Gospel Workers (1915 ed.)



A solemn responsibility rests upon the ministers of Christ to do their work with thoroughness. They should lead young disciples along wisely and judiciously, step by step, onward and upward, until every essential point has been brought before them. Nothing should be kept back. But not all points of truth should be given in the first few meetings. Gradually, cautiously, his own heart imbued with the Spirit of God, the teacher should give his hearers meat in due season. GW 367.1

Ministers should not feel that their work is finished until those who have accepted the theory of the truth realize indeed the influence of its sanctifying power, and are truly converted. When the word of God, as a sharp, two-edged sword, cuts its way to the heart and arouses the conscience, many suppose that this is enough; but the work is only begun. Good impressions have been made, but unless these impressions are deepened by careful, prayerful effort, Satan will counteract them. Let not the laborers rest content with what has been done. The plowshare of truth must go deeper, and this it will surely do if thorough efforts are made to direct the thoughts and establish the convictions of those who are studying the truth. GW 367.2

Too often the work is left in an unfinished state, and in many such cases it amounts to nothing. Sometimes, after a company of people has accepted the truth, the minister thinks that he must immediately go to a new field; and sometimes, without proper investigation, he is authorized to go. This is wrong; he should finish the work begun; for in leaving it incomplete, more harm than good is done. No field is so unpromising as one that has been cultivated just enough to give the weeds a more luxuriant growth. By this method of labor many souls have been left to the buffeting of Satan and the opposition of members of other churches who have rejected the truth; and many are driven where they can never again be reached. A minister might better not engage in the work unless he can bind it off thoroughly. GW 367.3

Upon all new converts should be impressed the truth that abiding knowledge can be gained only by earnest labor and persevering study. As a rule, those who are converted to the truth we preach have not previously been diligent students of the Scriptures; for in the popular churches there is little real study of the word of God. The people look to the ministers to search the Scriptures for them and to explain what they teach. GW 368.1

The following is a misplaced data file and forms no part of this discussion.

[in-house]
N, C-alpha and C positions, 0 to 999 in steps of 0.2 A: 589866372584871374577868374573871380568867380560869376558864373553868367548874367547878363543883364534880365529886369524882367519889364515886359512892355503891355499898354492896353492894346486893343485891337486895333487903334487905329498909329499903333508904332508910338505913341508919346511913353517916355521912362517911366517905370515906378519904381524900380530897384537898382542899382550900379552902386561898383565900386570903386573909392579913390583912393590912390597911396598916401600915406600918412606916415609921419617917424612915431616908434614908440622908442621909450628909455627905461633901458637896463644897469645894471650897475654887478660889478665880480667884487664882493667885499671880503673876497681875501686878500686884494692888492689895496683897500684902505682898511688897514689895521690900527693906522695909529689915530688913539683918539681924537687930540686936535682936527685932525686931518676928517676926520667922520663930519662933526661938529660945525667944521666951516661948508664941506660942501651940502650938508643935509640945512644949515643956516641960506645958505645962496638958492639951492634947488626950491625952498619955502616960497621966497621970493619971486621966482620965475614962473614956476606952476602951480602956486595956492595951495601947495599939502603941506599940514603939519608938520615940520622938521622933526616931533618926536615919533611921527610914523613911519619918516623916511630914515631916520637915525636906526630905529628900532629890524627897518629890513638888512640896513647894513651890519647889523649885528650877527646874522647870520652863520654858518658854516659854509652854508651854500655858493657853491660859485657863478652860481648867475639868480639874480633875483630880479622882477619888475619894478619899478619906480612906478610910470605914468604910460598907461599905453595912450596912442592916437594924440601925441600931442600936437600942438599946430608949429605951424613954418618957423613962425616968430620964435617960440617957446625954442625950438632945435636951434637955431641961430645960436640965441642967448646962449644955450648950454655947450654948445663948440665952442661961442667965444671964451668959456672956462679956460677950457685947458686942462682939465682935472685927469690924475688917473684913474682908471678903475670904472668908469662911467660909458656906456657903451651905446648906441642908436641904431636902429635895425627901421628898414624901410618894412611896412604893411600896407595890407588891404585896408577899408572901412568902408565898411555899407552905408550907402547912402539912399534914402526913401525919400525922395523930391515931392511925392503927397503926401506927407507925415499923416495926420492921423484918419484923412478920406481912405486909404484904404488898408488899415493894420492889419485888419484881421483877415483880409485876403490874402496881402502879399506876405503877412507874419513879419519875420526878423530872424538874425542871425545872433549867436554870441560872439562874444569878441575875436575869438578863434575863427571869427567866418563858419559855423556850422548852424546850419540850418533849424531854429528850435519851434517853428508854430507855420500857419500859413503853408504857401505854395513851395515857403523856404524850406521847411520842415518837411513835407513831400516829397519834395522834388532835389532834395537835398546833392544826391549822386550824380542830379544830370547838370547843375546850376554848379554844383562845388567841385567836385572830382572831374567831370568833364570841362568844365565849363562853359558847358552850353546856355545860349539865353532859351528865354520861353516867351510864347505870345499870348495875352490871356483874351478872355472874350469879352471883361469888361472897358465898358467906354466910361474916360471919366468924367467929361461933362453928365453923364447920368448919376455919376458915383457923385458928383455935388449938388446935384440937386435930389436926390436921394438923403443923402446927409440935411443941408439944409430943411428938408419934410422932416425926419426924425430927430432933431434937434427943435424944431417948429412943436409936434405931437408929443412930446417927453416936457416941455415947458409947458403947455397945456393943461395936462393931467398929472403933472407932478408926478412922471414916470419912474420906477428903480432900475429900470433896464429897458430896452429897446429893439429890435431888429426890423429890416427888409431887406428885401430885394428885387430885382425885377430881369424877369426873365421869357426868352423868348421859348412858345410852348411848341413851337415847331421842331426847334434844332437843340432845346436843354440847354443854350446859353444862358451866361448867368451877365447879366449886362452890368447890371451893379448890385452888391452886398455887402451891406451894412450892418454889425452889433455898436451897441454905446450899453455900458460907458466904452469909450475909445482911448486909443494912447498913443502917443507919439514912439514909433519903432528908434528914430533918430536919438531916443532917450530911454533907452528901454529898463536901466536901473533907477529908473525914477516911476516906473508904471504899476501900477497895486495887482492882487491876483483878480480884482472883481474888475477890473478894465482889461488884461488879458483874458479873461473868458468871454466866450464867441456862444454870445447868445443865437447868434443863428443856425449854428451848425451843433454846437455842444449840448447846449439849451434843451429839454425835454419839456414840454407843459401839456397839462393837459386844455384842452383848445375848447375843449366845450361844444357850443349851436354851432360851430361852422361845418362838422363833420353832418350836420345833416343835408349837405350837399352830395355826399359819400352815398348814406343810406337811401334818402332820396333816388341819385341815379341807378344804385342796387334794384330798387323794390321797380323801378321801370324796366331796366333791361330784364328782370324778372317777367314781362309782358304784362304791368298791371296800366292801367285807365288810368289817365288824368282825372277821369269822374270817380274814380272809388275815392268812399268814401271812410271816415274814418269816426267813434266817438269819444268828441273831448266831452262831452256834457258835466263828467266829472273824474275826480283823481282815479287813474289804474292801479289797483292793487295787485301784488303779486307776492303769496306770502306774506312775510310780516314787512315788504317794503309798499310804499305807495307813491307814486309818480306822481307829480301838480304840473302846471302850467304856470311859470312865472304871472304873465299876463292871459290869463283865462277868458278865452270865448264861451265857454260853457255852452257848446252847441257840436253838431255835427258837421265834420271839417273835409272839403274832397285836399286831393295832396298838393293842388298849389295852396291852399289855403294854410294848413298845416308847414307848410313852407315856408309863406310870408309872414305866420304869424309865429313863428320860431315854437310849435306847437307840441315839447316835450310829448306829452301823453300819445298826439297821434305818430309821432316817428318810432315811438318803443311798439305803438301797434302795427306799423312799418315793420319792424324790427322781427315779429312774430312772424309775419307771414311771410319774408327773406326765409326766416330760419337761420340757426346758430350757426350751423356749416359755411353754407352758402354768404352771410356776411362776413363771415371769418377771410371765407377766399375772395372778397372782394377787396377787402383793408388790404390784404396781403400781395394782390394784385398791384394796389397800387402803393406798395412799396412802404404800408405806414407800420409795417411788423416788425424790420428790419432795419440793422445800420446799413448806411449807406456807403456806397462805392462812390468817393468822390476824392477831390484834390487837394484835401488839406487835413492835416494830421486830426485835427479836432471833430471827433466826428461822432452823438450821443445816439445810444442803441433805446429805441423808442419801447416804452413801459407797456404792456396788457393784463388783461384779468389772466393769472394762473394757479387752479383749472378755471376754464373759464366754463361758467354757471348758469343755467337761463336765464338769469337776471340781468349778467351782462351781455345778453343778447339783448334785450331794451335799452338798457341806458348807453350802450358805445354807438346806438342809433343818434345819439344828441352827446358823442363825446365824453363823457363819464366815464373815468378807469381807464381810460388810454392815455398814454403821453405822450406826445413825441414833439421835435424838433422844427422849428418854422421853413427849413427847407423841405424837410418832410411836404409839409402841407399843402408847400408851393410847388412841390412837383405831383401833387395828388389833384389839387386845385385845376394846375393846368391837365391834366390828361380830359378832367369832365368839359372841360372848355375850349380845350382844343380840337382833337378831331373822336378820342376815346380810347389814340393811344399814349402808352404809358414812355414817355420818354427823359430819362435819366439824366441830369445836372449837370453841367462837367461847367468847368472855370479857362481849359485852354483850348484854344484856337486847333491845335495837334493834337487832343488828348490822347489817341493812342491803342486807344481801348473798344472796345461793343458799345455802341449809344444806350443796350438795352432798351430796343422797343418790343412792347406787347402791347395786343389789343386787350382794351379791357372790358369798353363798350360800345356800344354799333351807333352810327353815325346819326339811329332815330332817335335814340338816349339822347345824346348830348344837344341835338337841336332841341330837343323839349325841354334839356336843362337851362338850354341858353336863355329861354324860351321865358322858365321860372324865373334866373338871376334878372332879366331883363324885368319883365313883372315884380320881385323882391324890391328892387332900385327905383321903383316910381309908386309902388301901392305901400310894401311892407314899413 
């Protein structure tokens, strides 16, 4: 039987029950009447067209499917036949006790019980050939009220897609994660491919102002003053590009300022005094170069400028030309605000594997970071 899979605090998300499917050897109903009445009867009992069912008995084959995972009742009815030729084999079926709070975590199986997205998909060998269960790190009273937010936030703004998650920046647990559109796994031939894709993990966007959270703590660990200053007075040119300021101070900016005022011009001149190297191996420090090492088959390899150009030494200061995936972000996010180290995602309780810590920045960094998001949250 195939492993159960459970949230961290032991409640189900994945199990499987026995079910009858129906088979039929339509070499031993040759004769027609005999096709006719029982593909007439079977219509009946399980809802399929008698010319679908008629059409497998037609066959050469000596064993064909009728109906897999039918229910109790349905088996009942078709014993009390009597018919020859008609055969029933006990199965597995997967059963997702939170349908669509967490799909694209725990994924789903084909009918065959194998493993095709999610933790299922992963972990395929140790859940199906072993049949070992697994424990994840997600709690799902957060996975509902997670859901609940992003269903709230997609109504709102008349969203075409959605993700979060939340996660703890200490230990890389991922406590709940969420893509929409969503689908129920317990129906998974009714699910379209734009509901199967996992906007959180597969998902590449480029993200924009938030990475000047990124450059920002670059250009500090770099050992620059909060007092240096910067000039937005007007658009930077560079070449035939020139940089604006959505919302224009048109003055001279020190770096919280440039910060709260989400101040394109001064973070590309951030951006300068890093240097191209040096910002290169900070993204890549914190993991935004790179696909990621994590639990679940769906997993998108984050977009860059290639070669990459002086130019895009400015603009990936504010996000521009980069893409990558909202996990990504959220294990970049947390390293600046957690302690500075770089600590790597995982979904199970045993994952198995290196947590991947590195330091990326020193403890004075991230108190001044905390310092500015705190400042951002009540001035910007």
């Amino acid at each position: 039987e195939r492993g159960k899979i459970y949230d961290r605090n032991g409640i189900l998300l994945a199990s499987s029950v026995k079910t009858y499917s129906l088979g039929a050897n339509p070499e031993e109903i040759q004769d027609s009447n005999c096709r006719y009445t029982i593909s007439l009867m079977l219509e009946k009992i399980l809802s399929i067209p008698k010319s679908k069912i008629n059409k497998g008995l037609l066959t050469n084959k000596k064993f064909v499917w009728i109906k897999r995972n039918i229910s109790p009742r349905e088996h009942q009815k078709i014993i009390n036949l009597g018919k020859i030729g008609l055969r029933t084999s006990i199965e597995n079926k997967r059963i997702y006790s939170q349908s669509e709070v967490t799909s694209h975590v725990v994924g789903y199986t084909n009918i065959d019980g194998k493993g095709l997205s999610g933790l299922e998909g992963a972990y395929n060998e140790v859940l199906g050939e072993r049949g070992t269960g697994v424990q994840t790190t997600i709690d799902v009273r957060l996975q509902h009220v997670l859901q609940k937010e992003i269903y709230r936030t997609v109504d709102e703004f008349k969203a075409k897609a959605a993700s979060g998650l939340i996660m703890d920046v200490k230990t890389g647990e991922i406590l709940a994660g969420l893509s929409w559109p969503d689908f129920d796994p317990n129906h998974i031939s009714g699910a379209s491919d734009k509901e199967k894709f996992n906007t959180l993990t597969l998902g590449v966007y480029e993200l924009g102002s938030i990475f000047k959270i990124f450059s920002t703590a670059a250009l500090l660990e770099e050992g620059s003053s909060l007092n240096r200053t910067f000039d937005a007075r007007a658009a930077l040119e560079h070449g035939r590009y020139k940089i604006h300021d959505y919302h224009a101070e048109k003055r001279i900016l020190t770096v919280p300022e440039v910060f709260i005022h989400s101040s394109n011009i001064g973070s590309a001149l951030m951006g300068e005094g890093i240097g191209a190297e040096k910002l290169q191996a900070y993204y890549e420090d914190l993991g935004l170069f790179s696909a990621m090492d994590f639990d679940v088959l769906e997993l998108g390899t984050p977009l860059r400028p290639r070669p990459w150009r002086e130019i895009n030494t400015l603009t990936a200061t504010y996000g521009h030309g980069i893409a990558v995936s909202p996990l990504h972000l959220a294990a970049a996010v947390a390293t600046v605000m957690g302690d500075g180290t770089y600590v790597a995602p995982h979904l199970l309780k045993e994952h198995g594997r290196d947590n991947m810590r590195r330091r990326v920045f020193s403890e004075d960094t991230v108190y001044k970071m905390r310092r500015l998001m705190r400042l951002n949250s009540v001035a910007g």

Many accept the truth without digging down deep to understand its foundation principles; and when it is opposed, they forget the arguments and evidences that sustain it. They have been led to believe the truth, but have not been fully instructed as to what truth is, or carried forward from point to point in the knowledge of Christ. Too often their piety degenerates into a form, and when the appeals that first aroused them are no longer heard, they become spiritually dead. Unless those who receive the truth are thoroughly converted, unless there is a radical change in the life and character, unless the soul is riveted to the eternal Rock, they will not endure the test of trial. After the minister leaves and the novelty has worn off, the truth loses its power to charm, and they exert no holier influence than before. GW 368.2

God's work is not to be done in a bungling, slip-shod manner. When a minister enters a field, he should work that field thoroughly. He should not be satisfied with his success until he can, through earnest labor and the blessing of Heaven, present to the Lord converts who have a true sense of their responsibility, and who will do their appointed work. If he has properly instructed those under his care, when he leaves for other fields of labor the work will not ravel out; it will be bound off so firmly as to be secure. GW 369.1